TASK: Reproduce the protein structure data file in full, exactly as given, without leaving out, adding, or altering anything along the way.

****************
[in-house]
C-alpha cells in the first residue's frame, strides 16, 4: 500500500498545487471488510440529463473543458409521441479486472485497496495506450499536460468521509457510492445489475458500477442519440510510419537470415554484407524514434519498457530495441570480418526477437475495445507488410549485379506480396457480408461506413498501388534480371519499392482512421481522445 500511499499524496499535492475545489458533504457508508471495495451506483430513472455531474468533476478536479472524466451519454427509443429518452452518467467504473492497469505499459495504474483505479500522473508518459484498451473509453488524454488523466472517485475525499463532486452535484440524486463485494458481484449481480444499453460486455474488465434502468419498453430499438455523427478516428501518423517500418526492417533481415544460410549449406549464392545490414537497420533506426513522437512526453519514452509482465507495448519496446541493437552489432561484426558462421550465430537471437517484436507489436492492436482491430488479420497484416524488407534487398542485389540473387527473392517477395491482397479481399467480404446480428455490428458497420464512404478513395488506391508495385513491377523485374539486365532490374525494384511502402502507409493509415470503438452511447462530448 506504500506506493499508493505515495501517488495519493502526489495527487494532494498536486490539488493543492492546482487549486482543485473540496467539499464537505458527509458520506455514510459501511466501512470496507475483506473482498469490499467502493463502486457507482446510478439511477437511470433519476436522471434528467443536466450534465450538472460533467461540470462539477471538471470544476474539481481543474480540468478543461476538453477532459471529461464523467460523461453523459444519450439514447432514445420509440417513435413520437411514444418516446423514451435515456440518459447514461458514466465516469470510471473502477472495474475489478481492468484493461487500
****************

[in-house]
C-alpha cells in the first residue's frame, strides 16, 4: 500500500498545487471488510440529463473543458409521441479486472485497496495506450499536460468521509457510492445489475458500477442519440510510419537470415554484407524514434519498457530495441570480418526477437475495445507488410549485379506480396457480408461506413498501388534480371519499392482512421481522445 500511499499524496499535492475545489458533504457508508471495495451506483430513472455531474468533476478536479472524466451519454427509443429518452452518467467504473492497469505499459495504474483505479500522473508518459484498451473509453488524454488523466472517485475525499463532486452535484440524486463485494458481484449481480444499453460486455474488465434502468419498453430499438455523427478516428501518423517500418526492417533481415544460410549449406549464392545490414537497420533506426513522437512526453519514452509482465507495448519496446541493437552489432561484426558462421550465430537471437517484436507489436492492436482491430488479420497484416524488407534487398542485389540473387527473392517477395491482397479481399467480404446480428455490428458497420464512404478513395488506391508495385513491377523485374539486365532490374525494384511502402502507409493509415470503438452511447462530448 506504500506506493499508493505515495501517488495519493502526489495527487494532494498536486490539488493543492492546482487549486482543485473540496467539499464537505458527509458520506455514510459501511466501512470496507475483506473482498469490499467502493463502486457507482446510478439511477437511470433519476436522471434528467443536466450534465450538472460533467461540470462539477471538471470544476474539481481543474480540468478543461476538453477532459471529461464523467460523461453523459444519450439514447432514445420509440417513435413520437411514444418516446423514451435515456440518459447514461458514466465516469470510471473502477472495474475489478481492468484493461487500